|This is NOT our study!|
For the final quarter of last year I put a ban on our children using my computer because their father's computer had died as a result of a deadly virus collected online, and I was in the final throws of finishing my thesis (I'd already had one PC and one laptop die during the course of the degree and was quite paranoid about this one solitary remaining computer) and couldn't risk losing all my data and my only workhorse.
Since getting my results, I have allowed them back on my computer for homework research and to do Mathletics. There have been some disgruntled grumblings from at least one of their teachers over the lack of their Mathletics participation last year, and their lack of access to a computer for projects sent home overnight as well, and this has me wondering how families with children in formal schooling cope without a computer.
Dave also, on a daily basis, needs access to the computer to check for job vacancies, send off job applications and to check his email in case he is asked to come in for an interview.
It seems this society very much expects every family to have a computer and internet connection.
Erik came home yesterday and told me the school is setting up a social network for the students to access homework, chat to each other about schoolwork and submit schoolwork (we haven't heard anything from the school itself and Erik sometimes gets the wrong end of the stick, so we'll see to what extent this is all true). I understand how this might inspire children to do homework, and how this can mean children don't have to miss out on homework if they are away - I'm sure they'll love that - but really, I don't want my children online that much.
As it is, Erik seems to need to be on Mathletics every day. Luey and Bryn also have Mathletics accounts and when I looked at Bryn's there was five sets of tasks, ending in a test for each set, which seems to be organised in such a way as to do one set per school day (possibly I'm misunderstanding this, it may not be strictly required, simply encouraged).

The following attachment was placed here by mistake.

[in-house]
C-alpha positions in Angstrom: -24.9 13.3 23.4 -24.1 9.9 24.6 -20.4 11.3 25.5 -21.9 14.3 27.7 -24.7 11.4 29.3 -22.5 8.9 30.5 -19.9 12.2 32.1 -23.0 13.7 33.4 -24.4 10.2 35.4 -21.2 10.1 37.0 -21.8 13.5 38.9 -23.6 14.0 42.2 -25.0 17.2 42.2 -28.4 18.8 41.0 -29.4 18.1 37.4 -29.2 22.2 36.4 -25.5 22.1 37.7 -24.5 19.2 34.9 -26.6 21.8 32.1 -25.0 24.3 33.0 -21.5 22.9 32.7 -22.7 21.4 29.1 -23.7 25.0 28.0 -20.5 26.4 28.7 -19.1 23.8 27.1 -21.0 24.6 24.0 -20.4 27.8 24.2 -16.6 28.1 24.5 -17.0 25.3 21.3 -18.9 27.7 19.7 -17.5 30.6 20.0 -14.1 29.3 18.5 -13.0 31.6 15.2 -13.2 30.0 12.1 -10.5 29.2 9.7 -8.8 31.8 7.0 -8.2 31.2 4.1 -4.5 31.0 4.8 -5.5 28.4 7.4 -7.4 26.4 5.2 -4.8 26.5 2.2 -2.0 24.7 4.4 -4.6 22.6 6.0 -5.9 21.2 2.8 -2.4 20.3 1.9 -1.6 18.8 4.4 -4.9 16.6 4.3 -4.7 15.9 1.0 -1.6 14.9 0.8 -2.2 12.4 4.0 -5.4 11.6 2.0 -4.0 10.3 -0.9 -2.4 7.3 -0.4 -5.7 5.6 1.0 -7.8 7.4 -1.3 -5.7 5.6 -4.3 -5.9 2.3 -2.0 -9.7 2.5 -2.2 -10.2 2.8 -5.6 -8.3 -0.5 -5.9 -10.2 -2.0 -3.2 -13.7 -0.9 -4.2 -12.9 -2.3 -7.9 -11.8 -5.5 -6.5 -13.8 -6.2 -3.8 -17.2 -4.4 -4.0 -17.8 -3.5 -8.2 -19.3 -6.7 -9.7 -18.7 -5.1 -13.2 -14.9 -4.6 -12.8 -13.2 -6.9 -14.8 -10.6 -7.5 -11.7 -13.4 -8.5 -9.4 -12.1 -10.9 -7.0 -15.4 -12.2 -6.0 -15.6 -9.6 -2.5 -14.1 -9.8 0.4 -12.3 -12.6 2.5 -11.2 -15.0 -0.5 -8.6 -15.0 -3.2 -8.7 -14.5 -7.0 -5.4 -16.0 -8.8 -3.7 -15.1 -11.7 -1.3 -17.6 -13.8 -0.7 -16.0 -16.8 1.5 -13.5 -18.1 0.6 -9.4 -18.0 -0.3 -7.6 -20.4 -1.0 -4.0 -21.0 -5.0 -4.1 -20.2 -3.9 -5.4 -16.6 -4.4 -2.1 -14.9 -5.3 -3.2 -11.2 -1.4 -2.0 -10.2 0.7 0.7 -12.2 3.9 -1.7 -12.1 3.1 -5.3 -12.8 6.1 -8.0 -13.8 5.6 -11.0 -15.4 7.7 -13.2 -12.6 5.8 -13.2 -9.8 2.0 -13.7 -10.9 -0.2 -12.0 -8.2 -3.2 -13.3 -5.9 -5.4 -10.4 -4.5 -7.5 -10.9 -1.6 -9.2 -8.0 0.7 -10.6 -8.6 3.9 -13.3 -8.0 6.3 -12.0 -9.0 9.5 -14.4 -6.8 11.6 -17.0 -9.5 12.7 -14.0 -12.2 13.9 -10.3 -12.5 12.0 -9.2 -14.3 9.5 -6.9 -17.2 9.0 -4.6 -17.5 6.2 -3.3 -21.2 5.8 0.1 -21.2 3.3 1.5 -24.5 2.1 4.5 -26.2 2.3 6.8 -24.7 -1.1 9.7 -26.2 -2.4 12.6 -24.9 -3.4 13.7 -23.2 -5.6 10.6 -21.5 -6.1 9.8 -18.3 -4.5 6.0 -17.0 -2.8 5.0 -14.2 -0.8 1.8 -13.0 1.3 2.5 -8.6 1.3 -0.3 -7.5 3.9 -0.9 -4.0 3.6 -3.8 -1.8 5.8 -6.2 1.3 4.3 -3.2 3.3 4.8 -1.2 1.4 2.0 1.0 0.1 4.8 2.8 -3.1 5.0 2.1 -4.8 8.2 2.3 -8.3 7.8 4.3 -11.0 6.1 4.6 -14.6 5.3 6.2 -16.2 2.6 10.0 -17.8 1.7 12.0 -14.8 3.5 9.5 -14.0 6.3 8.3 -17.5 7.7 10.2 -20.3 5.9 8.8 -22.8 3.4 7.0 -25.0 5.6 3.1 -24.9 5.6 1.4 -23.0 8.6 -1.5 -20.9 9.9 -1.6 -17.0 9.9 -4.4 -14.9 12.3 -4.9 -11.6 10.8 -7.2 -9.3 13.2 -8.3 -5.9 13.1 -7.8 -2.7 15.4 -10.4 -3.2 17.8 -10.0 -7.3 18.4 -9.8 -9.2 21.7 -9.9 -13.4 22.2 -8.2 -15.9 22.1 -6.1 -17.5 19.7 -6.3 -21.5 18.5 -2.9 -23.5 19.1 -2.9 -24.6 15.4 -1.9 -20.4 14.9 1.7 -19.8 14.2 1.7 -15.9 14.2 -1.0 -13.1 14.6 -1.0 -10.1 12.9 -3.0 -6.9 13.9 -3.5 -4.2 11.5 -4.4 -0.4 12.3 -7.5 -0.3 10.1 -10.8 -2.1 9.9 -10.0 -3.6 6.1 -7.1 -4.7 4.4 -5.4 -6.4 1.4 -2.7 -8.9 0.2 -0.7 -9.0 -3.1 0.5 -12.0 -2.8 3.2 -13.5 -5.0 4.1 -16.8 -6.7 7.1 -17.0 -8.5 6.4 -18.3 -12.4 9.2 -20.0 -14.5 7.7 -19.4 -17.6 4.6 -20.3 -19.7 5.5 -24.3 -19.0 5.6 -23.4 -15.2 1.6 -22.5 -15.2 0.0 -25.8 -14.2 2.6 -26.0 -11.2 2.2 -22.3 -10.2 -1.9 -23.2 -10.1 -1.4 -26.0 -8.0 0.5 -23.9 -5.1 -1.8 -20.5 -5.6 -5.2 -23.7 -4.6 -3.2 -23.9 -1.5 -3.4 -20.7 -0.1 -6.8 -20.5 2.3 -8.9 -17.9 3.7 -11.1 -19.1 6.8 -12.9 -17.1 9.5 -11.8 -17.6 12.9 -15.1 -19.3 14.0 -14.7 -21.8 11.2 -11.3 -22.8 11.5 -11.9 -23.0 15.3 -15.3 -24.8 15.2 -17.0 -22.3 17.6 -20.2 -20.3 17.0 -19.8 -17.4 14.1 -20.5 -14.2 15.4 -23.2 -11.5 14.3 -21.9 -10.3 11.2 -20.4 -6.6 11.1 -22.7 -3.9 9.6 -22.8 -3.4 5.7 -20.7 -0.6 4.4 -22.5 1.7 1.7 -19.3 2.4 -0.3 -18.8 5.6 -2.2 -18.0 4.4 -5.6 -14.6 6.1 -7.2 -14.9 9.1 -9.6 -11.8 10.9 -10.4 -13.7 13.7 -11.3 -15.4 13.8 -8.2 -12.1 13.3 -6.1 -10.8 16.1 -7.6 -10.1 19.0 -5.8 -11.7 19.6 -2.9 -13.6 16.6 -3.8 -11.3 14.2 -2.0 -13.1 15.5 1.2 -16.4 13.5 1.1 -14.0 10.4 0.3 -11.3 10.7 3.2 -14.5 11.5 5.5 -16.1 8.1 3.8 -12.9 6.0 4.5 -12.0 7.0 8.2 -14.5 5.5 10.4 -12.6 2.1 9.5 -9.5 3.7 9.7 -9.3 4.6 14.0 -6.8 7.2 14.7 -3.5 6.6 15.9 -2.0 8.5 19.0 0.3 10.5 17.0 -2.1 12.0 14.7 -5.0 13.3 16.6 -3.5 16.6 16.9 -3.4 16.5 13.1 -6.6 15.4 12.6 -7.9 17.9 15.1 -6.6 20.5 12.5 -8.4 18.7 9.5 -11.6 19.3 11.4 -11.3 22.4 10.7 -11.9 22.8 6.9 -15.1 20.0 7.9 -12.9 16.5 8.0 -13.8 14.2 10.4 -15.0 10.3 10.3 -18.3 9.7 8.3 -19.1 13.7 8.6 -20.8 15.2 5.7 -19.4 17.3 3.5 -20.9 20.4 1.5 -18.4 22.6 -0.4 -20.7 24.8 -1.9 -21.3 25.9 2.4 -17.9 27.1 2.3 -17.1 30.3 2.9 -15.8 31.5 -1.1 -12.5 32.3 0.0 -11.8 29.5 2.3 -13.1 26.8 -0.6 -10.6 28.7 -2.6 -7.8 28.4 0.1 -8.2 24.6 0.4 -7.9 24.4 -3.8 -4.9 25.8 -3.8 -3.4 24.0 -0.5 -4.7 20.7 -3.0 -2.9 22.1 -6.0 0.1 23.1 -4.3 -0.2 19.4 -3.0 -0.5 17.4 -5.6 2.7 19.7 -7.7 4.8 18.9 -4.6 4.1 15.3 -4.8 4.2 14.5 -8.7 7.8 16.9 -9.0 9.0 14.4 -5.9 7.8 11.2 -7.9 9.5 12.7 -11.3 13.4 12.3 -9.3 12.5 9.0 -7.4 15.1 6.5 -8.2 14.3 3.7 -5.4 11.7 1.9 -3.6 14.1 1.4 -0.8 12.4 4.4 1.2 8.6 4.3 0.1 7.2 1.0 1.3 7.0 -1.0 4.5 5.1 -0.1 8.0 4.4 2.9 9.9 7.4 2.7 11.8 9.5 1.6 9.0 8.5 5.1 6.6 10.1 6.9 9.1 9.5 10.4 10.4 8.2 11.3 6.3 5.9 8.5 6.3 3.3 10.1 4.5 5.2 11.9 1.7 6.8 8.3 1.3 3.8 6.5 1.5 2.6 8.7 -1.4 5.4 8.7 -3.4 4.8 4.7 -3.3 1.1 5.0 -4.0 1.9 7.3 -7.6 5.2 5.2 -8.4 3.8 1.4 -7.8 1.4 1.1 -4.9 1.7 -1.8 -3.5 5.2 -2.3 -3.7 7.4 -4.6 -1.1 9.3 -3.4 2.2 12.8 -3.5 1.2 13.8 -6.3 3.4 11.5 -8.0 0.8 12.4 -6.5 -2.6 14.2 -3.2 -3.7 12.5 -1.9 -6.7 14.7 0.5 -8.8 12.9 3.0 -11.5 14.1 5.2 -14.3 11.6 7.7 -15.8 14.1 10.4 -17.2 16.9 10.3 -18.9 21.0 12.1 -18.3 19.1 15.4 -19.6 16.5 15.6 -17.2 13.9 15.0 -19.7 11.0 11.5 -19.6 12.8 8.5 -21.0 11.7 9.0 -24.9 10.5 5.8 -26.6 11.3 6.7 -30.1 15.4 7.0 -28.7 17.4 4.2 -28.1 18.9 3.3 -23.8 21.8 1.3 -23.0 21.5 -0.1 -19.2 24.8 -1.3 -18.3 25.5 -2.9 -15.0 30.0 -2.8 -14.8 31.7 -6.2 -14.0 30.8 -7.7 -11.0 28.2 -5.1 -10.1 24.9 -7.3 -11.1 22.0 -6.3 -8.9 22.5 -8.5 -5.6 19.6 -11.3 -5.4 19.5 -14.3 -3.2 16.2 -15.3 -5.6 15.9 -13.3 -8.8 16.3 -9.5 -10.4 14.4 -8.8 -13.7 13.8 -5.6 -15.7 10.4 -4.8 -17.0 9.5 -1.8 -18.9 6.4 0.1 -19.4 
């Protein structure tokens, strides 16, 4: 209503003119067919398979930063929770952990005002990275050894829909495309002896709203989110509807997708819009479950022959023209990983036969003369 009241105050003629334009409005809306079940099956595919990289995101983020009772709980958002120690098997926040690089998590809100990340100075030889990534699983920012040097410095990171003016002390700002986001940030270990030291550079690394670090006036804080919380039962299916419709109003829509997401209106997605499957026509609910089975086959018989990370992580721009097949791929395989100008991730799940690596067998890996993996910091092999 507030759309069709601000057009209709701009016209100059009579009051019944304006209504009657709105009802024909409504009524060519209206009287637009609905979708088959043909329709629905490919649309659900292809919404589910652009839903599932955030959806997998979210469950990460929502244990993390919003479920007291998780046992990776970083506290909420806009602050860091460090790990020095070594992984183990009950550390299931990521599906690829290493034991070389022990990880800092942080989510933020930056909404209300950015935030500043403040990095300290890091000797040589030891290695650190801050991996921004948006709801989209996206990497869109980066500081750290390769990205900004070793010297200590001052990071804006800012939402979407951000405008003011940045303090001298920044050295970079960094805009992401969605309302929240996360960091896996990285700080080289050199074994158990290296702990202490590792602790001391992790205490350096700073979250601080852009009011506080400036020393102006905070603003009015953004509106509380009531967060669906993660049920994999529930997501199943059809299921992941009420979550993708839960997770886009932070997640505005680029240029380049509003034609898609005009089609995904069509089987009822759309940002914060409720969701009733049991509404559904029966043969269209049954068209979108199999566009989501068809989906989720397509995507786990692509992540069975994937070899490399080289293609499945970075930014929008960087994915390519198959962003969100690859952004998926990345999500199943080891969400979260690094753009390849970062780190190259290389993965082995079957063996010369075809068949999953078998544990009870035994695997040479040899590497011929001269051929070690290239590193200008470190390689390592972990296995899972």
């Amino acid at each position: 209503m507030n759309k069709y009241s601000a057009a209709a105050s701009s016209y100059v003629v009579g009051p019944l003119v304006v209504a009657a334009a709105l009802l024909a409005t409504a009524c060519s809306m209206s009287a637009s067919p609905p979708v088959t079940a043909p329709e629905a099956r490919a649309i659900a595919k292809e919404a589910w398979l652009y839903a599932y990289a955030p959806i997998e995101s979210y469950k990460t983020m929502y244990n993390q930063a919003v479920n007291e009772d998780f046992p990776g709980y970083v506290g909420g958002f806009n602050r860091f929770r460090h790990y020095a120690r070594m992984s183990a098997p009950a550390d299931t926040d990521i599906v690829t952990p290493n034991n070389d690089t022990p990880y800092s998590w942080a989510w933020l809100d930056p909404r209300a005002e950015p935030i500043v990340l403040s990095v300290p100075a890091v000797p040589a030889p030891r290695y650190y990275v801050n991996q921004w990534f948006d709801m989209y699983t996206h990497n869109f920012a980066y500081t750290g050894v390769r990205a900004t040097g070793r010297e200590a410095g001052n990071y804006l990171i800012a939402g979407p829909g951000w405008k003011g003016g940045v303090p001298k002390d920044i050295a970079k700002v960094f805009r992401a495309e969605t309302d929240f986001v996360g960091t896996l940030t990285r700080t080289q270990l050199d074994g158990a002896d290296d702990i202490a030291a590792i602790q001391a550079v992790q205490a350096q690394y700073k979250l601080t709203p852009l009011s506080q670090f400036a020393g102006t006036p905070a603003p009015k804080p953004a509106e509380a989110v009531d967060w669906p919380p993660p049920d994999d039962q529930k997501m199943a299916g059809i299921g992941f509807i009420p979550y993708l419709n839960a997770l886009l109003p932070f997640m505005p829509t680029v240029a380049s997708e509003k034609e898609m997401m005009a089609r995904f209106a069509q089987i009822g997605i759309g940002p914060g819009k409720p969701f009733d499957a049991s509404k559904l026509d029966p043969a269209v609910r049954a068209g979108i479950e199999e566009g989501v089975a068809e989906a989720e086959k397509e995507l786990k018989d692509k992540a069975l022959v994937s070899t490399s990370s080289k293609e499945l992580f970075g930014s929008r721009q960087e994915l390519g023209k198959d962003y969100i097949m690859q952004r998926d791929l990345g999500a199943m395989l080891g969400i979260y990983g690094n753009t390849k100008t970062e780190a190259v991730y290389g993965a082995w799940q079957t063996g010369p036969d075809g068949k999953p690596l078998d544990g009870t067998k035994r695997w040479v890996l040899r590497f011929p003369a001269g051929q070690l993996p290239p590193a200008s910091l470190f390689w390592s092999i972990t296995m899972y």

What do families who don't have computers or internet access do?
If so much homework is being done on a computer, what happens to "on paper" practice? I noticed when Erik was doing division and multiplication of large sets of numbers, he was trying to do it in his head because Mathletics doesn't allow for "working it out" within their program. This was counterproductive to Erik building maths self-esteem because he was forcing himself to guess the totals - and often guessing them incorrectly. Yet the site doesn't encourage children to work the sums out on paper and then enter the totals online.
Writing up assignments on the computer and printing them out does not exercise handwriting - and we still have a great need for legible writing in society today (unless your an MD, of course).
If I allowed the children on the computer each day to do one set of Mathletics each, they'd each be online for up to 45 minutes (this is how long it took Bryn to work through one set today). With research for other projects, or typing up projects, I can see the entire after-school-until-bedtime period being about fighting over our only computer.
Are we supposed to have several computers in the house? Is that what other people do? Between Dave looking for work and sending of applications (which seems to take him hours) and the boys needing to so much online homework, I'm really not getting much time to settle into any kind of writing. I can't see how other families without a computer or internet access manage in this day and age?